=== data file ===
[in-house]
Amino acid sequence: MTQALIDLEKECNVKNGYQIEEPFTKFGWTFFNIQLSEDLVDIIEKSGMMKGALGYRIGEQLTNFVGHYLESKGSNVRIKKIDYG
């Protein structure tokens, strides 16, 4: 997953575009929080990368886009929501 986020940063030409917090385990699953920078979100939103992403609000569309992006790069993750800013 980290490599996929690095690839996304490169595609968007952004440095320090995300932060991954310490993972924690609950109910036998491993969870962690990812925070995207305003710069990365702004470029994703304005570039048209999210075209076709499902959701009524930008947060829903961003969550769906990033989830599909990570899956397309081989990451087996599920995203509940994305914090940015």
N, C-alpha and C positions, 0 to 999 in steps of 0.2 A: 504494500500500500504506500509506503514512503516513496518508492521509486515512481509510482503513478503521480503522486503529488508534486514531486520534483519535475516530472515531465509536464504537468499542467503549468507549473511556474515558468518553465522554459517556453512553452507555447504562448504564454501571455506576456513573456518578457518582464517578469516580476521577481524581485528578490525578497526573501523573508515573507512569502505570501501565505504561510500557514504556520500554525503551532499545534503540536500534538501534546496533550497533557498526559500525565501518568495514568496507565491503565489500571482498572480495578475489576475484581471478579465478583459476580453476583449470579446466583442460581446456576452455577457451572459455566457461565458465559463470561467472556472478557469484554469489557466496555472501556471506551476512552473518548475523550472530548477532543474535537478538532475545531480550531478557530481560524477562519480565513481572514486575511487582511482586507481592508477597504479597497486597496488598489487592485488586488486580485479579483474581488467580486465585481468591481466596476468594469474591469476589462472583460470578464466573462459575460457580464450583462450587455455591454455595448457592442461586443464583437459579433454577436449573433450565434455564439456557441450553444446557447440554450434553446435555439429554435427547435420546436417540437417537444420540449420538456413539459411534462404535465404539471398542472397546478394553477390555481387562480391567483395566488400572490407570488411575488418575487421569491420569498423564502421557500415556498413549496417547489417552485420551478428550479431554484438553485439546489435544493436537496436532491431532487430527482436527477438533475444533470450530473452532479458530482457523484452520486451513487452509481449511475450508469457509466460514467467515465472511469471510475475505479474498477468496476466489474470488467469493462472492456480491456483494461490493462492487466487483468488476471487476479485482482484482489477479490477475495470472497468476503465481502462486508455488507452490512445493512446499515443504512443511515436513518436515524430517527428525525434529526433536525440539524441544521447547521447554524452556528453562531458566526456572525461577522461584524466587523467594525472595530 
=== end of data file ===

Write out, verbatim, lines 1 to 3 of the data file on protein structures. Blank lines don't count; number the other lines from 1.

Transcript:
[in-house]
Amino acid sequence: MTQALIDLEKECNVKNGYQIEEPFTKFGWTFFNIQLSEDLVDIIEKSGMMKGALGYRIGEQLTNFVGHYLESKGSNVRIKKIDYG
């Protein structure tokens, strides 16, 4: 997953575009929080990368886009929501 986020940063030409917090385990699953920078979100939103992403609000569309992006790069993750800013 980290490599996929690095690839996304490169595609968007952004440095320090995300932060991954310490993972924690609950109910036998491993969870962690990812925070995207305003710069990365702004470029994703304005570039048209999210075209076709499902959701009524930008947060829903961003969550769906990033989830599909990570899956397309081989990451087996599920995203509940994305914090940015």